TakePart Launches Yearlong 'Save Our Bees' Campaign
Fifty-two years ago today, Rachel Carson’s Silent Spring began appearing in The New Yorker in advance of the world-changing book’s publication. The opening chapter was called “A Fable for Tomorrow,” a cautionary tale about a planet where pesticides had silenced the birds. And the bees.
“The apple trees were coming into bloom but no bees droned among the blossoms, so there was no pollination and there would be no fruit,” Carson wrote in 1962. “No witchcraft, no enemy action had silenced the rebirth of new life in this stricken world. The people had done it themselves.”
Tomorrow has arrived. While Silent Spring helped galvanize the modern environmental movement and led to bans on DDT and other deadly pesticides, the fight is far from over. For much of the past decade—for much of the past several decades, as TakePart Food Editor Willy Blackmore learned while researching an upcoming feature—honeybees, which pollinate a third of the world’s food supply, have been dying in massive numbers.
Some 10 million hives worth $2 billion have been lost in the United States alone in recent years. Just to pollinate California’s $4 billion almond crop, for instance, requires the services of 60 percent of the nation’s commercial beehives. There are now about 2.5 million bee colonies left in the U.S., down from 6 million in 1947 and 3 million in 1990. “We are one poor weather event or high winter bee loss away from a pollination disaster,” Jeff Pettis, a scientist with the U.S. Department of Agriculture, wrote in a report published last year.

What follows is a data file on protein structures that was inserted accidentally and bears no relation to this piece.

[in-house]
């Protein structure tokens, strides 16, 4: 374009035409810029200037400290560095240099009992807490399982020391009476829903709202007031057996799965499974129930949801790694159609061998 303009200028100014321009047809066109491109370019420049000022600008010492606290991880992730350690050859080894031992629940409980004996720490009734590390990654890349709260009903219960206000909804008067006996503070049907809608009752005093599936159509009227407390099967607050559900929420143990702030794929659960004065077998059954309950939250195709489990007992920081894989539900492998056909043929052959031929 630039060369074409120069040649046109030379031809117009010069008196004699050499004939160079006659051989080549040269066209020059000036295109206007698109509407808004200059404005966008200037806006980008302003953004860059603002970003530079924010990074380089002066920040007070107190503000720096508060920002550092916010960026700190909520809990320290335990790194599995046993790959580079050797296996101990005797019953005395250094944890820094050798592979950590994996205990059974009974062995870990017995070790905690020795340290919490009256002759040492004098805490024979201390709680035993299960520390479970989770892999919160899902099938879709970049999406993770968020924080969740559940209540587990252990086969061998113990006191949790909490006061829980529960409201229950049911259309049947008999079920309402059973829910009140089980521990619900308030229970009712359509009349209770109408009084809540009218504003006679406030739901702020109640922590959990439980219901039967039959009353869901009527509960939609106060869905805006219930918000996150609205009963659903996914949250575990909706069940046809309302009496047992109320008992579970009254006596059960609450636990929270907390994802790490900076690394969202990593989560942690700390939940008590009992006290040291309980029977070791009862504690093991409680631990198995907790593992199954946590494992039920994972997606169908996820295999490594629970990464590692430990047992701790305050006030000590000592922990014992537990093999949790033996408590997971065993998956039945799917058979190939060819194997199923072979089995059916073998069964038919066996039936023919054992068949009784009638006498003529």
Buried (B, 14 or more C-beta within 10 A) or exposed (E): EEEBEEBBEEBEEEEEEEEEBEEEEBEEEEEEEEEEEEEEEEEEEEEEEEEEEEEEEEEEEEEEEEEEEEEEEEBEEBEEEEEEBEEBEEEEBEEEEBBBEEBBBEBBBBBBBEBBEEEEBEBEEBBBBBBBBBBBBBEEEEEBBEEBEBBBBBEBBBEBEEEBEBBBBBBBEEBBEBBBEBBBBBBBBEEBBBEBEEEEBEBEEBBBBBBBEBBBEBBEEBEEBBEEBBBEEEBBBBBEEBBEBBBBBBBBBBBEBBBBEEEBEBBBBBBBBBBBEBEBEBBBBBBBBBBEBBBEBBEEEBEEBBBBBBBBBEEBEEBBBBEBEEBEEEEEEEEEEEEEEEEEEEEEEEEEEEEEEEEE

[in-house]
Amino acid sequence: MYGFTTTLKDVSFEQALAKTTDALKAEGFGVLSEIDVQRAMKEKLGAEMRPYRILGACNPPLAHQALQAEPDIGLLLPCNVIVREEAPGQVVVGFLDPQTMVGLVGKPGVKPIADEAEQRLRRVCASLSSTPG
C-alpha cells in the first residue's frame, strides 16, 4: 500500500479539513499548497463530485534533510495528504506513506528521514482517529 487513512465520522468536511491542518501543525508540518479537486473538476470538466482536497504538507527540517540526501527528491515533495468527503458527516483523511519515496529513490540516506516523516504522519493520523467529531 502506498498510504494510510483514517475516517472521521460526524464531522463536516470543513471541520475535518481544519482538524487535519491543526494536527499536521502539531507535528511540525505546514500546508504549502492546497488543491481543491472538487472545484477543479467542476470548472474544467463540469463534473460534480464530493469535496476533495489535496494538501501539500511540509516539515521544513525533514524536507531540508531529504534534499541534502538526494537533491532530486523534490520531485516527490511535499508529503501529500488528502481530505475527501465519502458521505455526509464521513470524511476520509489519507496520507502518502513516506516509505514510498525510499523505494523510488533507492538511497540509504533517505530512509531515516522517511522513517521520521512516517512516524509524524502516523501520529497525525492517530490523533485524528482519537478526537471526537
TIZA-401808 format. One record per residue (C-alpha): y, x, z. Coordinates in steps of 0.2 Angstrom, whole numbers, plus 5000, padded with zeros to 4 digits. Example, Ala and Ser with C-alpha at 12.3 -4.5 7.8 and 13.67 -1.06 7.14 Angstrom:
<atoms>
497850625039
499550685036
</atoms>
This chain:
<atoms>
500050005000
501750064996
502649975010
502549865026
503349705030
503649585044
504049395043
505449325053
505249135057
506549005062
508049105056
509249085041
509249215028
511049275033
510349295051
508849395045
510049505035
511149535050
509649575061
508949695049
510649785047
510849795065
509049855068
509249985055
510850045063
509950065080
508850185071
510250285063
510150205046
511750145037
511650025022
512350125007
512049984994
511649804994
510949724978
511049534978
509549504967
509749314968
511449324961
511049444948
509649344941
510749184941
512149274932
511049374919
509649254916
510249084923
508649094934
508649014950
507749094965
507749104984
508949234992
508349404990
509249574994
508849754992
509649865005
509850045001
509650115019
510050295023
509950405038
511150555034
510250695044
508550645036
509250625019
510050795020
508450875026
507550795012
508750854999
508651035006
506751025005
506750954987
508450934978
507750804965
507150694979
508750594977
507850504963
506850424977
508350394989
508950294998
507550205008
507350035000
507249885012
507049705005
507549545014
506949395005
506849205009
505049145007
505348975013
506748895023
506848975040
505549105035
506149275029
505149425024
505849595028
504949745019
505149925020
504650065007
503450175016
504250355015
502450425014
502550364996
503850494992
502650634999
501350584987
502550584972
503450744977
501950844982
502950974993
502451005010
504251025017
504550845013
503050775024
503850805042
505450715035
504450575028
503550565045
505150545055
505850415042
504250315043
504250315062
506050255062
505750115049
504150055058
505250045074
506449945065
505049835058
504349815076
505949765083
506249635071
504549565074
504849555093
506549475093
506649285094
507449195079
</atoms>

If the consequences of this apian apocalypse are clear, the causes are complex. In study after study, scientists have identified a witch’s brew of agricultural pesticides and fungicides that they believe are weakening bees’ immunity and making them susceptible to parasites and diseases. A new class of agricultural chemicals called neonicotinoids has emerged as a prime suspect in the "bee-mageddon." The European Union in 2013 banned neonics for two years, and legislation is pending in the U.S. Congress to restrict their use around bees.
There’s more to it than that. Some bees are starving to death as industrial agriculture has deflowered the landscape of the plants that feed them nutritious nectar. The varroa mite, a parasite straight out of a horror movie, continues to be a top bee killer. Wild bees are also important to pollination, but urban development and a dearth of bee-friendly gardens are putting them at risk as well.
Today TakePart begins a yearlong campaign to bring back the bees by raising public awareness of their plight and the crucial role they play in our ecosystem. The campaign will work with nonprofit partners to empower people to take action to support legislation and regulatory proposals to limit bees’ exposure to neonicotinoids.
Check out the Save Our Bees campaign page for updates and information on how to help the bees. As Rachel Carson might say today, “The people can do it themselves.”